Fashion Bytes

Image via AP

The world was utterly shocked on Friday to learn of the terrible attack endured by the people of Oslo on Friday, 22 July. There are no words for the horror and tragedy of someone walking into a summer camp full of children and opening fire. What is even more reprehensible is that he posed as a police officer, luring the teenagers into a “safety discussion” about the attacks he had just committed in the city’s government district.

It is a rather tired cultural cliché that clothes don’t matter.  But I cannot imagine that Anders Behring Breivik wore a police officer’s uniform by accident.  The police may not have a completely pristine reputation — Rodney King, or the brutal tactics used against the recent British student demonstrations come to mind — but in general, the police, and the uniform they wear is a gateway to trust.  And it enabled a radical gunman to slaughter more victims than if he had worn street clothes.  No one would have listened to him or believed he had any special knowledge or authority.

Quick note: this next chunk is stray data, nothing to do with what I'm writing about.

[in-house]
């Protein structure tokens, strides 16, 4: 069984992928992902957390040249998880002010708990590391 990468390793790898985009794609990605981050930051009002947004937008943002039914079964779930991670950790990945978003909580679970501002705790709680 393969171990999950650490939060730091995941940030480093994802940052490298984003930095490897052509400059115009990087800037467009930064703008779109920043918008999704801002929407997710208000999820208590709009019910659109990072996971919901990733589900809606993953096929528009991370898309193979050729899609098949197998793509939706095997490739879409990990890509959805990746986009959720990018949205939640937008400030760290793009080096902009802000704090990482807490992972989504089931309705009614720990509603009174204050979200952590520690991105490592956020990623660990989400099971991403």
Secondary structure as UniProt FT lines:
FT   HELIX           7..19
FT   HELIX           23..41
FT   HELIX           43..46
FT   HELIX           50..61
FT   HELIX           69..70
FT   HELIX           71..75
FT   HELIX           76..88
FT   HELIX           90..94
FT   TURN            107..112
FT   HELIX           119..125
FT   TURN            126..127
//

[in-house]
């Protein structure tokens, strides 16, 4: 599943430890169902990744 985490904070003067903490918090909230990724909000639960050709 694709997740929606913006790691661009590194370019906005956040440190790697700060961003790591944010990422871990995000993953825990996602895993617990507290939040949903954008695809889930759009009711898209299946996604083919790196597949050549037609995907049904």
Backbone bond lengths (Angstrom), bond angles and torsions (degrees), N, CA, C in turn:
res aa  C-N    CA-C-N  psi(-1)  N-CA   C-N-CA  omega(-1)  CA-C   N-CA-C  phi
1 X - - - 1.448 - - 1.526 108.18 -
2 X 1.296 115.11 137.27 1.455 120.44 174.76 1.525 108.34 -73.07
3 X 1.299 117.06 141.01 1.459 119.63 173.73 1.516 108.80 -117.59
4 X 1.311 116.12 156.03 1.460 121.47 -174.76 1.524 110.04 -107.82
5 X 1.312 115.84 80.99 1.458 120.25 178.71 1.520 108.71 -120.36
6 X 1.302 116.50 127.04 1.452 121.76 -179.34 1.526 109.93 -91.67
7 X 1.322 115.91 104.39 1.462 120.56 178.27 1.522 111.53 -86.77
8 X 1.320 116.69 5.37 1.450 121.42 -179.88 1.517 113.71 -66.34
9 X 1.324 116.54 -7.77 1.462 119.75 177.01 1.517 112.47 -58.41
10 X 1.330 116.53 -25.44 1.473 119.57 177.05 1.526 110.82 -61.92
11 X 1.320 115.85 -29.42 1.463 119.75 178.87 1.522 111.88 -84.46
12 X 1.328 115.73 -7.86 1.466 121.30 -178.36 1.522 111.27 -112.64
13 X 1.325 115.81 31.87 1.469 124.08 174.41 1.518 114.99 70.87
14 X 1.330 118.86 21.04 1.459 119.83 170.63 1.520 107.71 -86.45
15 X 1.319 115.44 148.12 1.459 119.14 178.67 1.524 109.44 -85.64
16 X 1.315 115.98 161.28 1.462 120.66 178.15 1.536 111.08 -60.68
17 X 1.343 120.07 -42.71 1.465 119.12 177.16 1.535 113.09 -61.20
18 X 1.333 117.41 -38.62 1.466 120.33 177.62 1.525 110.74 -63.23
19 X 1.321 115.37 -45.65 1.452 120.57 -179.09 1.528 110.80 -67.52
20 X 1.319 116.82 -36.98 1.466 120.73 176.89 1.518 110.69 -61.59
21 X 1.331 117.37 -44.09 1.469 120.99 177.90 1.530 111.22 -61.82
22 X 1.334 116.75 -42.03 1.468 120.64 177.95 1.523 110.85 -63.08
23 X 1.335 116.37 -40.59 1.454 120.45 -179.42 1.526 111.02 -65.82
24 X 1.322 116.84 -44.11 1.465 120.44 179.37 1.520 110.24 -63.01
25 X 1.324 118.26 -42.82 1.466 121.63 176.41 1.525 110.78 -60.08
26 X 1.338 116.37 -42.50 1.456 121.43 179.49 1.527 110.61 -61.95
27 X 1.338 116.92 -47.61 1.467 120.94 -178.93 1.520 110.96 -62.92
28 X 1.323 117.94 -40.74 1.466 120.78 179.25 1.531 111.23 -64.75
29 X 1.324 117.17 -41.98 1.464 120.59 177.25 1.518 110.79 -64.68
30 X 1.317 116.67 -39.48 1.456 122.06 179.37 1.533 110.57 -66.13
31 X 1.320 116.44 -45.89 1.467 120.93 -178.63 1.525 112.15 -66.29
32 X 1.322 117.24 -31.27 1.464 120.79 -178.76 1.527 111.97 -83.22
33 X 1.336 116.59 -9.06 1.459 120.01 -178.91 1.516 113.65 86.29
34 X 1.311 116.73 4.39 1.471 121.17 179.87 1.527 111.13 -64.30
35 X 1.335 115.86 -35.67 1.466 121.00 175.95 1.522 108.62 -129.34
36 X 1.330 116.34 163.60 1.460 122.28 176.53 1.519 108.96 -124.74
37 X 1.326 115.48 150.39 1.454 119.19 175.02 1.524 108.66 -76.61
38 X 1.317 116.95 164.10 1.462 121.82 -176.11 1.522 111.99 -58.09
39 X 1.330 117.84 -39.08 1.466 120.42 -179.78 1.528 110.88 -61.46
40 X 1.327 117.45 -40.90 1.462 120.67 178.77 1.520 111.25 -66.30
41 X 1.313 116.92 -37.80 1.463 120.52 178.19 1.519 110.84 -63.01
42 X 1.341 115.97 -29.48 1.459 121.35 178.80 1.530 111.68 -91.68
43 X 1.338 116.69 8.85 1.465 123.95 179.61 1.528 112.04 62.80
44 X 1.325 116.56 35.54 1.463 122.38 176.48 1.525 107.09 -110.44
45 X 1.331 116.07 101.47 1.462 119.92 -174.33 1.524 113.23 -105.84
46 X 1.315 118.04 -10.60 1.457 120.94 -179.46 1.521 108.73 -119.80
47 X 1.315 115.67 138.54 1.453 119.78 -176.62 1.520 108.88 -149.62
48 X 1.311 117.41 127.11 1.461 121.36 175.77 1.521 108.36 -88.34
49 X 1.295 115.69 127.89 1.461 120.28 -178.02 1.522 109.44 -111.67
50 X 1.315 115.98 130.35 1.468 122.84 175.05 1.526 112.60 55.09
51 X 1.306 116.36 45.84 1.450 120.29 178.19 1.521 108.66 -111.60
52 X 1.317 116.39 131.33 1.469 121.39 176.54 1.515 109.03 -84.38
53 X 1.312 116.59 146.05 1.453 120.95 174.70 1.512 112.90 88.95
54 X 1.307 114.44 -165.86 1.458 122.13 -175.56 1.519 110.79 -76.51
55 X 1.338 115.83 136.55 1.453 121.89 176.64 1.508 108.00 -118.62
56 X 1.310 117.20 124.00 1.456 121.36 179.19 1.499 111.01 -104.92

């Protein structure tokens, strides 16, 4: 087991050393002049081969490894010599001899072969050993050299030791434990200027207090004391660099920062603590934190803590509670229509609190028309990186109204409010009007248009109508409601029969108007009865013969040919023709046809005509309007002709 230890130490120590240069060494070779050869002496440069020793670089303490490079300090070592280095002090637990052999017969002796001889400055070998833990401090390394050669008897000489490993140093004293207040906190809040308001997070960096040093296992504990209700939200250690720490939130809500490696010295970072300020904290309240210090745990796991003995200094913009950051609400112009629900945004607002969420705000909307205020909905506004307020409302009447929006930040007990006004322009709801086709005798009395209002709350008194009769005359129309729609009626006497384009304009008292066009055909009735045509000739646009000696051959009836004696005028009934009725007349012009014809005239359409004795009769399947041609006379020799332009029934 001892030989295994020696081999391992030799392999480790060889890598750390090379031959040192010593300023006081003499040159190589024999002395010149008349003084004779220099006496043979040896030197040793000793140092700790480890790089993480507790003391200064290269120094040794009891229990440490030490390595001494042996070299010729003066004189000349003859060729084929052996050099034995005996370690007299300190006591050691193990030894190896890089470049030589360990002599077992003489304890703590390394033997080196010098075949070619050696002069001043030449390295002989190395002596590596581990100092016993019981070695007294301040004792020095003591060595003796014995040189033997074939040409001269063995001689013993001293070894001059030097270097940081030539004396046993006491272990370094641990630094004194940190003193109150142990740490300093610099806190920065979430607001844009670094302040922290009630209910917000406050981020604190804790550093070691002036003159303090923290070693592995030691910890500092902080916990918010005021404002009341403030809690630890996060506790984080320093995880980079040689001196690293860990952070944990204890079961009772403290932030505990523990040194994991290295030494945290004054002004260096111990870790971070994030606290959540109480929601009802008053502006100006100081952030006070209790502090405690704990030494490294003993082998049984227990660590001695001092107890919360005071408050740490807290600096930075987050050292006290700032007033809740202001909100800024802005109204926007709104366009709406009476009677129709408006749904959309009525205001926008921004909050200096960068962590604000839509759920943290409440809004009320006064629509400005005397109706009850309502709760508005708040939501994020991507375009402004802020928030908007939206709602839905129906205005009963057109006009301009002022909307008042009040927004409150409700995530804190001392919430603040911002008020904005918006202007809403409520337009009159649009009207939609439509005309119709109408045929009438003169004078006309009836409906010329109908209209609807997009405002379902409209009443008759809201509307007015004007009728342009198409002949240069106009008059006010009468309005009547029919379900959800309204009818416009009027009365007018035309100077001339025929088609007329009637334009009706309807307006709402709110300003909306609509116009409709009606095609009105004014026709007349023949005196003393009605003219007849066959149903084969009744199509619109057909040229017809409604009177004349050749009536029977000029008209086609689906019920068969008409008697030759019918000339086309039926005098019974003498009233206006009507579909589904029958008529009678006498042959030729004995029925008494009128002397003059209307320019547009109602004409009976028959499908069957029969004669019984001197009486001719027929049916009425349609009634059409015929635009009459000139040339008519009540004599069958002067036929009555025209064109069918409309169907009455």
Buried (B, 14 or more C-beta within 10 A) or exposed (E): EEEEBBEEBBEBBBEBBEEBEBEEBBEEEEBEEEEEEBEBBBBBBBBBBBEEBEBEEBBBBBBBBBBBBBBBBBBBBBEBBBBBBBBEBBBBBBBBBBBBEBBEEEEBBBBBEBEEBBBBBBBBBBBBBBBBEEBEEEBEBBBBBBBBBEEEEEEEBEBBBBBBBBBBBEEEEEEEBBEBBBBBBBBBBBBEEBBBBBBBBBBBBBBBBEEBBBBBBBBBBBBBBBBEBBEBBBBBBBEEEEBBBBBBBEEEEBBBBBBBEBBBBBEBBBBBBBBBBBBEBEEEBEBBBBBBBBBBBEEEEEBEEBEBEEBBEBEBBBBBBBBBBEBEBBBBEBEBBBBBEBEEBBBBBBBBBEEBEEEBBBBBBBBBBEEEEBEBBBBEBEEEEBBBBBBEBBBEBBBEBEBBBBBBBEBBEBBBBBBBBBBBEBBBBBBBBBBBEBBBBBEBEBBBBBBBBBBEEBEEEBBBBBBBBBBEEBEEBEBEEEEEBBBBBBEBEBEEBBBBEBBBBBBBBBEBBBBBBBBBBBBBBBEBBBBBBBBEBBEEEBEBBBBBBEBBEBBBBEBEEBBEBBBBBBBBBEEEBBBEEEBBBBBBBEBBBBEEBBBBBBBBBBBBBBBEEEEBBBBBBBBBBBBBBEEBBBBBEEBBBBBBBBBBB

So, clothes matter.  And in this case, very much.

I am by no means turning Norway’s national trauma and tragedy into a debate about the validity of clothing or the study of it. I just could not help but wonder whether Breivik could have done nearly as much damage had he not intentionally chosen a garment that would encourage people to trust him.  And I feel his corruption and betrayal of the trust and respect the uniform has earned only compounds the tragedy.

My heart goes out to my friends and all those I do not know in Oslo.

Please share your thoughts, or any links that might allow Worn Through readers to send assistance to Norway.

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